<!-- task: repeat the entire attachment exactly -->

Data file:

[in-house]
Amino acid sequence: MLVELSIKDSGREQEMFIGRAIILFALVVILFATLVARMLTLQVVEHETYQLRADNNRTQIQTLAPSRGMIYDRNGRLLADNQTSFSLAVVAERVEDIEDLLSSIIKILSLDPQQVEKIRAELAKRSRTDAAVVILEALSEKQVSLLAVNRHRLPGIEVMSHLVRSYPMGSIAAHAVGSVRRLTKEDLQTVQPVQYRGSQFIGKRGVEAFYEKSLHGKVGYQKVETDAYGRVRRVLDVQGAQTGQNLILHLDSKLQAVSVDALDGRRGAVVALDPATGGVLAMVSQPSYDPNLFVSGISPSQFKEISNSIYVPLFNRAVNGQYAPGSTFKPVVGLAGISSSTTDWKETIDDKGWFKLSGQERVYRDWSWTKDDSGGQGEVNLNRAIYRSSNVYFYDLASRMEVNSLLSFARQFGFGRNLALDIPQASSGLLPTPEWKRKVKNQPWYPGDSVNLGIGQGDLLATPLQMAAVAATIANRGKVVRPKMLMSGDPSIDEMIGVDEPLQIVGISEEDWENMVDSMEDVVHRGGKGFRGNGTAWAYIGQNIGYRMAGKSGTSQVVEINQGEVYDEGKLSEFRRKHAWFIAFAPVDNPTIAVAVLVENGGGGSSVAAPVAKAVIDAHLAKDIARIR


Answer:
[in-house]
Amino acid sequence: MLVELSIKDSGREQEMFIGRAIILFALVVILFATLVARMLTLQVVEHETYQLRADNNRTQIQTLAPSRGMIYDRNGRLLADNQTSFSLAVVAERVEDIEDLLSSIIKILSLDPQQVEKIRAELAKRSRTDAAVVILEALSEKQVSLLAVNRHRLPGIEVMSHLVRSYPMGSIAAHAVGSVRRLTKEDLQTVQPVQYRGSQFIGKRGVEAFYEKSLHGKVGYQKVETDAYGRVRRVLDVQGAQTGQNLILHLDSKLQAVSVDALDGRRGAVVALDPATGGVLAMVSQPSYDPNLFVSGISPSQFKEISNSIYVPLFNRAVNGQYAPGSTFKPVVGLAGISSSTTDWKETIDDKGWFKLSGQERVYRDWSWTKDDSGGQGEVNLNRAIYRSSNVYFYDLASRMEVNSLLSFARQFGFGRNLALDIPQASSGLLPTPEWKRKVKNQPWYPGDSVNLGIGQGDLLATPLQMAAVAATIANRGKVVRPKMLMSGDPSIDEMIGVDEPLQIVGISEEDWENMVDSMEDVVHRGGKGFRGNGTAWAYIGQNIGYRMAGKSGTSQVVEINQGEVYDEGKLSEFRRKHAWFIAFAPVDNPTIAVAVLVENGGGGSSVAAPVAKAVIDAHLAKDIARIR